Mother of the Groom
The groom's mom can assume any of the bride's mom's responsibilities, if she's up for it. Dole out to-dos diplomatically to prevent conflicts. She attends the bridal shower and is escorted down the aisle during the prelude. Her shining moment? The mother/son dance.
The cleric or city official who performs the marriage ceremony. Examples include a priest, a rabbi, a minister, or a justice of the peace.
Males (or females) who escort guests to their seats before the ceremony. Ushers are often employed in addition to groomsmen—this way you can involve other important guys in your day, including pre-teen relatives who may not have been up for all of the groomsmen duties (especially planning a bachelor party).
In some Christian ceremonies, pre-teens aged 9 to 12 (or even adults) light candles at the altar just before the mother of the bride is seated. Candlelighters may dress like the wedding party or not—your choice.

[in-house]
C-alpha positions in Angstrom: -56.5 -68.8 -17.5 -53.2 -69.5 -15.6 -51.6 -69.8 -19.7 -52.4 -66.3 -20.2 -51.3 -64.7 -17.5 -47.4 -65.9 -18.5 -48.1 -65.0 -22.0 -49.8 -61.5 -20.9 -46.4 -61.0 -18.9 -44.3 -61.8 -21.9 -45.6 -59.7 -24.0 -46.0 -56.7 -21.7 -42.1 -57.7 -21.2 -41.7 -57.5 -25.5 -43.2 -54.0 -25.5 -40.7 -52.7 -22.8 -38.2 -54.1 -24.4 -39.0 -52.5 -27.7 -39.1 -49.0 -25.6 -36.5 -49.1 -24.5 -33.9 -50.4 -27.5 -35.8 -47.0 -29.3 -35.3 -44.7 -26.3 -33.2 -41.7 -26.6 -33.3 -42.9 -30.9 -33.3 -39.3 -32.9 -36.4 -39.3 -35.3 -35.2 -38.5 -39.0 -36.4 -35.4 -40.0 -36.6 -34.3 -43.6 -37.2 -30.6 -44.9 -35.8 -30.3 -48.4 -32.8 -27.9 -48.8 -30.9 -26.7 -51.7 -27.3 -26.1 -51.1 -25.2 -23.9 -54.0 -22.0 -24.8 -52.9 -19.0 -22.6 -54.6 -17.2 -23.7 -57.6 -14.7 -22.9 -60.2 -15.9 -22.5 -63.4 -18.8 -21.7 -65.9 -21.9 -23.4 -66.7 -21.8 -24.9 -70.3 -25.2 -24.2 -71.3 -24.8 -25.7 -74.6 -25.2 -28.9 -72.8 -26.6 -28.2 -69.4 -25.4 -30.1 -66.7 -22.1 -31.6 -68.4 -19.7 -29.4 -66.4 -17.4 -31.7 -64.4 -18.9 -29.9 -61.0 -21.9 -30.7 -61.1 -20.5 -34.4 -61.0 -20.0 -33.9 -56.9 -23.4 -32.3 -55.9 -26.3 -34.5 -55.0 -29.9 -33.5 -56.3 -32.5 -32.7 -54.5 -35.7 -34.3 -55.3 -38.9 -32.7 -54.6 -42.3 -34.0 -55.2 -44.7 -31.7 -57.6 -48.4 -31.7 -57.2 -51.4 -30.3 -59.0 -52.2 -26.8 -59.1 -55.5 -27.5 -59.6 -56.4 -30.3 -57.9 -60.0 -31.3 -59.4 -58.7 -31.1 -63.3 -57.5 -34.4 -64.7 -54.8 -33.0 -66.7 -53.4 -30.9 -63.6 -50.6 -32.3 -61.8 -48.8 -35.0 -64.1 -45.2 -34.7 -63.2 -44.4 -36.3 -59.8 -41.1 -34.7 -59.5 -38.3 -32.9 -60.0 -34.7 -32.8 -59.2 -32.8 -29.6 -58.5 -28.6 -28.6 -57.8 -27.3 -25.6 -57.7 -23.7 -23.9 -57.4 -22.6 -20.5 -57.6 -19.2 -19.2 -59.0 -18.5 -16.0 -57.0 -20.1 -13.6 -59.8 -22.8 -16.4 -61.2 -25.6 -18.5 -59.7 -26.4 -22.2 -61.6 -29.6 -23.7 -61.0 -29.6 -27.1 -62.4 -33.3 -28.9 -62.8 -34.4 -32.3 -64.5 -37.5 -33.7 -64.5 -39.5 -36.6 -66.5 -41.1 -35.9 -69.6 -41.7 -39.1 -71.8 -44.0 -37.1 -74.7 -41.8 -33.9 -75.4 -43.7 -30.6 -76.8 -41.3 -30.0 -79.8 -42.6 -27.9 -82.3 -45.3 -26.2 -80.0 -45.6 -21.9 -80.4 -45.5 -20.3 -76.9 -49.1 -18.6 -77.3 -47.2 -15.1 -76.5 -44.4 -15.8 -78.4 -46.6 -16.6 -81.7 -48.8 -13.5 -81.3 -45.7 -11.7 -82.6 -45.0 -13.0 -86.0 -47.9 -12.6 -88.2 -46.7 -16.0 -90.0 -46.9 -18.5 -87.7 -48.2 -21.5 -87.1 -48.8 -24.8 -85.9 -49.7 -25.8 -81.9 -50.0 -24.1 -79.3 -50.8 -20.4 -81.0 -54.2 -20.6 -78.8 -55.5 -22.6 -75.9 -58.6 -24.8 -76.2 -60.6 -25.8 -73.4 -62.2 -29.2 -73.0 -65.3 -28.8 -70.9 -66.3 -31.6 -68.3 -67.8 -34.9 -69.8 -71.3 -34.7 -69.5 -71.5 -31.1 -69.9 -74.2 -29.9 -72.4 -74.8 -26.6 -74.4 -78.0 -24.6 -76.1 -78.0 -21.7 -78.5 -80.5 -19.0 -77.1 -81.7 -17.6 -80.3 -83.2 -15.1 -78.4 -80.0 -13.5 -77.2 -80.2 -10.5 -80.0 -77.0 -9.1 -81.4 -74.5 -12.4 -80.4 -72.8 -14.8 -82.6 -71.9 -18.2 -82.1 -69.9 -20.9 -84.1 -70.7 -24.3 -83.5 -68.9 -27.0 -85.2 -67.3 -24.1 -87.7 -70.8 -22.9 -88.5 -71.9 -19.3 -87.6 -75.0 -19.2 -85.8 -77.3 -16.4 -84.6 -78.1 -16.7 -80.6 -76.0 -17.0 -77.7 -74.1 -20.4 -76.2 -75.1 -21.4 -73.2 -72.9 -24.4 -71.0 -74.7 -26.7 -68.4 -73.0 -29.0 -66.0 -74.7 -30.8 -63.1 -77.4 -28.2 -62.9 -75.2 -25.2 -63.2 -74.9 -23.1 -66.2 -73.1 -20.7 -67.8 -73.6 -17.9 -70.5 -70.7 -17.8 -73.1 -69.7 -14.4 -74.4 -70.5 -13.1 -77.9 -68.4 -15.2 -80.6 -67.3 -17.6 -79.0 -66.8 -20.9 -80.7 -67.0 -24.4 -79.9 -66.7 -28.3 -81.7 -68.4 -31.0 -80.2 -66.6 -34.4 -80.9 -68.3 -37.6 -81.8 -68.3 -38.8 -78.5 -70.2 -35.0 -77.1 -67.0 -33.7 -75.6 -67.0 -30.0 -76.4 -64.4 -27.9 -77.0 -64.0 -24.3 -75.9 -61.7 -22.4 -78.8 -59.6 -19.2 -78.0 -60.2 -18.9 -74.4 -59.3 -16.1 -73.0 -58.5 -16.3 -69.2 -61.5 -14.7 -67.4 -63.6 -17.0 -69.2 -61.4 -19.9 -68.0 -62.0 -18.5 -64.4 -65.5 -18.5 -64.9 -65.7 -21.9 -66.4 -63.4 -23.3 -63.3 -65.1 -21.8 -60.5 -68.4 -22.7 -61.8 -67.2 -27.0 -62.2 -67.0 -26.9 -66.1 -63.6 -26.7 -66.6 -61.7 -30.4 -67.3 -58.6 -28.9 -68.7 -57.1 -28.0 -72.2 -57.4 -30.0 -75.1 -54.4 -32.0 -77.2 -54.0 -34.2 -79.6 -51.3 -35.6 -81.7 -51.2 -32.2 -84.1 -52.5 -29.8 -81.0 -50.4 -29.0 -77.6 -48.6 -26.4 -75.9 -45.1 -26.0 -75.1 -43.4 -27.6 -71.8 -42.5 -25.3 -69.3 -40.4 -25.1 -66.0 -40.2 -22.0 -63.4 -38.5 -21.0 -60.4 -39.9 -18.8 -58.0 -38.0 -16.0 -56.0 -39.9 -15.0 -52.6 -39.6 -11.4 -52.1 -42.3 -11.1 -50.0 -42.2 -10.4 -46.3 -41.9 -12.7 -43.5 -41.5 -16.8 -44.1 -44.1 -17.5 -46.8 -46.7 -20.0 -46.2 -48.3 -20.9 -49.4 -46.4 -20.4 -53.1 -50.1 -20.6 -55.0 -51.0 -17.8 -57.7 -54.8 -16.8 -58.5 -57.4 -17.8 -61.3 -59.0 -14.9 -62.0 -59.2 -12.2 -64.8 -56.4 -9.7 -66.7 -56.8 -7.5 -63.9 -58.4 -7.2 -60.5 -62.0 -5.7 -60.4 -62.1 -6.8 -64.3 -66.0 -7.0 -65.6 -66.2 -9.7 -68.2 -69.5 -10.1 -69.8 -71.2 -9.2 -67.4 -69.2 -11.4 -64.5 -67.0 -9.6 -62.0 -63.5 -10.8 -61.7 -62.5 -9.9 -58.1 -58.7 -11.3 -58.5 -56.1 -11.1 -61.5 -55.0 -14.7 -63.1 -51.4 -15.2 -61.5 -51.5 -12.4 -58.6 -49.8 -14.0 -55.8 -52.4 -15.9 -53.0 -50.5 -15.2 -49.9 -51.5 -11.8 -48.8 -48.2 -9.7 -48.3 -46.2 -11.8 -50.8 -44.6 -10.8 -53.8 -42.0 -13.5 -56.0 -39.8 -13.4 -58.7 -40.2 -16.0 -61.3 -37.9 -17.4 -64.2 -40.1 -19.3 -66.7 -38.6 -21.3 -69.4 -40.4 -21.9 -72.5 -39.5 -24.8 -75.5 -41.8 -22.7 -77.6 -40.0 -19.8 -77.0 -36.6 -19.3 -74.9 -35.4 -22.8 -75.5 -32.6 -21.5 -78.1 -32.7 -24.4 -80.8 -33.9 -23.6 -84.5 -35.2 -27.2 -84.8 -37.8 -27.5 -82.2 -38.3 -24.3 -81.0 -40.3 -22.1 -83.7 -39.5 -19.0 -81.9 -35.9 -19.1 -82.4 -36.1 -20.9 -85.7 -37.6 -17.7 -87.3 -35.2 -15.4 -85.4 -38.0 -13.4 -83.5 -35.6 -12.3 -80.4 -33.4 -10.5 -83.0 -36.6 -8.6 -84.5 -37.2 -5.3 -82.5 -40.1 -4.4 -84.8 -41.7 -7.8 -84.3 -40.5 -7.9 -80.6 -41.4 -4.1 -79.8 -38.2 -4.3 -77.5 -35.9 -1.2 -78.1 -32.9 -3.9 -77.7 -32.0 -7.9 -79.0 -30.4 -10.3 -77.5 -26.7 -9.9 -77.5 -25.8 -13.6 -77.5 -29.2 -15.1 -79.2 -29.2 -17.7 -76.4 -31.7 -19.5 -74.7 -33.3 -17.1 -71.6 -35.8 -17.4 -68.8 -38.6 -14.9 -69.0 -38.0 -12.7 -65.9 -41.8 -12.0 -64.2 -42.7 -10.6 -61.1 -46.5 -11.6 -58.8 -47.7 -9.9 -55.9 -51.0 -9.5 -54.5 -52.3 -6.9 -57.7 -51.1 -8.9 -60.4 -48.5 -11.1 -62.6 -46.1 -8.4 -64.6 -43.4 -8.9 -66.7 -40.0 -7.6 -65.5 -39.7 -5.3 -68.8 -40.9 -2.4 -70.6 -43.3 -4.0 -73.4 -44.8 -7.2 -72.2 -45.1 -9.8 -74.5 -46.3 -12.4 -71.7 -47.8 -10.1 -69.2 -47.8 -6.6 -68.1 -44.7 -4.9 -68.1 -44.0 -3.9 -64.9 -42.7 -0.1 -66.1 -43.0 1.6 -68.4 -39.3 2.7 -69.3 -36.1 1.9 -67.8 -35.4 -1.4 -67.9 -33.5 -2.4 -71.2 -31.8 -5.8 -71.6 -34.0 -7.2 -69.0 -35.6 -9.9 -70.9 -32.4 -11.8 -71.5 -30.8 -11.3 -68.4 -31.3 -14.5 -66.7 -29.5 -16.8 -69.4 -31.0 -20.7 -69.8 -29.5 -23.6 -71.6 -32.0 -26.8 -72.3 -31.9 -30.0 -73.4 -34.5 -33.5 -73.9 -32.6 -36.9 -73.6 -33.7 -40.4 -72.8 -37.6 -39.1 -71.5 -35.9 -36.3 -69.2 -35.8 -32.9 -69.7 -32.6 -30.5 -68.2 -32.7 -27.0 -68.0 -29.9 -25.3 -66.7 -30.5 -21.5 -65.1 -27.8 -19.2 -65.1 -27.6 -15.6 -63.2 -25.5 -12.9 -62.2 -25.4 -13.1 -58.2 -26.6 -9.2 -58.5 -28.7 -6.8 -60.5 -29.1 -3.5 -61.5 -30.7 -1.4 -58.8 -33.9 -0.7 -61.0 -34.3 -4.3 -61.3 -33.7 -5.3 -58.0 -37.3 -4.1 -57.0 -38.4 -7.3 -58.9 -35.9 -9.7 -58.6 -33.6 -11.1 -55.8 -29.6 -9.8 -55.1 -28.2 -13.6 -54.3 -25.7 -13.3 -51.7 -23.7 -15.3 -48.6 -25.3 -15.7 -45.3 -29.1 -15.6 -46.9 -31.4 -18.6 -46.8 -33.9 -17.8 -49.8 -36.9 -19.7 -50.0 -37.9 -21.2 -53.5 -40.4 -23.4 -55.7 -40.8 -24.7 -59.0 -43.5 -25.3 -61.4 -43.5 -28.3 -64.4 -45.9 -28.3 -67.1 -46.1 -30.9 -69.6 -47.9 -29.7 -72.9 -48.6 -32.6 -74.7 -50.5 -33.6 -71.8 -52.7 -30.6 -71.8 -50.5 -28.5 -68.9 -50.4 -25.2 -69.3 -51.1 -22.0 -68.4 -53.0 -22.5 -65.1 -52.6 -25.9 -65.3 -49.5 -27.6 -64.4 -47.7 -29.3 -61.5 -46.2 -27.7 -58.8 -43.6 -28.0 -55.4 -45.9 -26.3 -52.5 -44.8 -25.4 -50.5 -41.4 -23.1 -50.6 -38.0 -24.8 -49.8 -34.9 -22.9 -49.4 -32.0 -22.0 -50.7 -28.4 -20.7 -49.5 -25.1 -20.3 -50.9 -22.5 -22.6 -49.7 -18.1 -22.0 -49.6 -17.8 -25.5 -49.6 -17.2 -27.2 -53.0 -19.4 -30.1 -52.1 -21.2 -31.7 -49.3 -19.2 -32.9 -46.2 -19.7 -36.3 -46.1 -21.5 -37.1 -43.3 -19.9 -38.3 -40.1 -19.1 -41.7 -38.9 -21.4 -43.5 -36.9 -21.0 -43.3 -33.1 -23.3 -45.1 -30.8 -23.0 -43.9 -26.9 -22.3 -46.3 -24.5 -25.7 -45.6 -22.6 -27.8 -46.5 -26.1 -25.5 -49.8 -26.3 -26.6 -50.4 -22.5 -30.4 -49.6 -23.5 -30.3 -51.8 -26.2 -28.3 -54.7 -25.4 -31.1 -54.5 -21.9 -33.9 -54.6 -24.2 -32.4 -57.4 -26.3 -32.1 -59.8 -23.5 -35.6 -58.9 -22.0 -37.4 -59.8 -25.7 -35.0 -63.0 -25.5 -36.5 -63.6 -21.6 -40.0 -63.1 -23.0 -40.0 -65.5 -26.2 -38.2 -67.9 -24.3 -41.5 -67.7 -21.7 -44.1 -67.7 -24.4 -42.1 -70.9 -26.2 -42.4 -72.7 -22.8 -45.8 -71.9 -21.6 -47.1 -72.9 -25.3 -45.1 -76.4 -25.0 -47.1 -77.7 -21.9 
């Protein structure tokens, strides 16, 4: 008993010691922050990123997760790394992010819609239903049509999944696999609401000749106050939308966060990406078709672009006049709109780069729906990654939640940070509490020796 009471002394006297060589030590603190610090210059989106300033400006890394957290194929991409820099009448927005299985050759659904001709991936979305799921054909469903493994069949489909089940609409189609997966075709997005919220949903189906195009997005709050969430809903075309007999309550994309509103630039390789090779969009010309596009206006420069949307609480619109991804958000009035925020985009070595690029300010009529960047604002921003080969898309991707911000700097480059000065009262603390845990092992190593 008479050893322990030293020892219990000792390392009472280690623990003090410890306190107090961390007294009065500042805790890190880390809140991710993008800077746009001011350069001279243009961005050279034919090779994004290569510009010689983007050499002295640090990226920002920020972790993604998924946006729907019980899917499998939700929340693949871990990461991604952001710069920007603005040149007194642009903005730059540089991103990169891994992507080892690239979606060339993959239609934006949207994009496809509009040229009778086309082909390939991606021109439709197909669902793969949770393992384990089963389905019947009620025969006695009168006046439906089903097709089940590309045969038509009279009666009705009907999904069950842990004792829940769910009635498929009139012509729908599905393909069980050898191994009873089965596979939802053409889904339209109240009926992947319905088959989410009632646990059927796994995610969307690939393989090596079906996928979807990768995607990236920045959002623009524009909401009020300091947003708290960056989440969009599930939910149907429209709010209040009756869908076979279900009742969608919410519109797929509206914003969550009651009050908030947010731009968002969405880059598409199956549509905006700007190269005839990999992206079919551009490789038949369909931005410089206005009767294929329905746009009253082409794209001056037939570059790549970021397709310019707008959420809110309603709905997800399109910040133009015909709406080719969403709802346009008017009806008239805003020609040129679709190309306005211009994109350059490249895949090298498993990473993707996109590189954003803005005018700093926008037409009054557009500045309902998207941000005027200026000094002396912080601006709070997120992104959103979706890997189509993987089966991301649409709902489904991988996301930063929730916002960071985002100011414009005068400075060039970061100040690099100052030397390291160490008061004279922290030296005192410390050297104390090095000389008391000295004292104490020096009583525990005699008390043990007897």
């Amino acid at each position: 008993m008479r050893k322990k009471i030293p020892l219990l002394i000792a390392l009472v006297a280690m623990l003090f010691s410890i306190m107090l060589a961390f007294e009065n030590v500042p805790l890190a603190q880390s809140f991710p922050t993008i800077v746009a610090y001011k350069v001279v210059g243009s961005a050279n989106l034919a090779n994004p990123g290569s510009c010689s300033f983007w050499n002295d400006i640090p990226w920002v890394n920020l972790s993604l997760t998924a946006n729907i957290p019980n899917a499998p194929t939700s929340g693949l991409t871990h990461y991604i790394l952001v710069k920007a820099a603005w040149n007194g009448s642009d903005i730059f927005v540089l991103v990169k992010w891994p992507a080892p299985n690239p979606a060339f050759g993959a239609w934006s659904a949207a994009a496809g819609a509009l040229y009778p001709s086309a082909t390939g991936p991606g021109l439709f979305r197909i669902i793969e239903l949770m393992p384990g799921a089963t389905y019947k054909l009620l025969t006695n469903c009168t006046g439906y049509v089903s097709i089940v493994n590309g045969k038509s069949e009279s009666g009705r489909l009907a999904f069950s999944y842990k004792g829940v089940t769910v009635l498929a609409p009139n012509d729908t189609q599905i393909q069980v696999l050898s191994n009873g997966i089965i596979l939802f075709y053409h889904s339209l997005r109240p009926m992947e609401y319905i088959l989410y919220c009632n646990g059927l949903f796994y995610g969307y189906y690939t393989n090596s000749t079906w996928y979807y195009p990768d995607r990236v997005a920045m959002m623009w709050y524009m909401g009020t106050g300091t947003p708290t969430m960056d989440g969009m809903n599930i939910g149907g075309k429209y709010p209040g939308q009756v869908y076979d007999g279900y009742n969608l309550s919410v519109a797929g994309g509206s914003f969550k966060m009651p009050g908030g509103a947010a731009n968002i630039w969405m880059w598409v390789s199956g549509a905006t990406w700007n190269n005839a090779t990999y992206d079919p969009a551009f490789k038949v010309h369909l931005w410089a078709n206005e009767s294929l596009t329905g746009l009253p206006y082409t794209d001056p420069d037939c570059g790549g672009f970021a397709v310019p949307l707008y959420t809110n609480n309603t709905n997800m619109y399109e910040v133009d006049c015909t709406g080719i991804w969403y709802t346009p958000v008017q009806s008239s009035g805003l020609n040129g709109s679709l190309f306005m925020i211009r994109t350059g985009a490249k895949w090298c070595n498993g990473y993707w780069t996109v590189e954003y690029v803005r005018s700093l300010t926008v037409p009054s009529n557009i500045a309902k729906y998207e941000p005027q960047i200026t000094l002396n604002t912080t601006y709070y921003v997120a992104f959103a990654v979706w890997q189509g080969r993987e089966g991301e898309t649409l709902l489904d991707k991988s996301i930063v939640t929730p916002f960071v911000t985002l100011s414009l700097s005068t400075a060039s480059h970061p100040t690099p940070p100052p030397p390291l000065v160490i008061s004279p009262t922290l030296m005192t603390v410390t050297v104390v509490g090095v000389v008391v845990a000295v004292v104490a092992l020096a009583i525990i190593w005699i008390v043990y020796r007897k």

Young boys (or girls) aged 6 through 9 who carry the bride's extra-long wedding gown train (think: Lady Di's dress) as she walks down the aisle. Also known as "train bearers."
In Jewish weddings, individuals close to the to-be-weds (usually family members or close friends) may hold up the chuppah poles during the ceremony. They're often part of the shushavim (see below).
A Jewish term describing anyone close to the couple who helps them plan and prepare for marriage. In many Jewish weddings, there's no traditional wedding party, but certain members of the shushavim (a mom, sister, best friend) might perform similar tasks.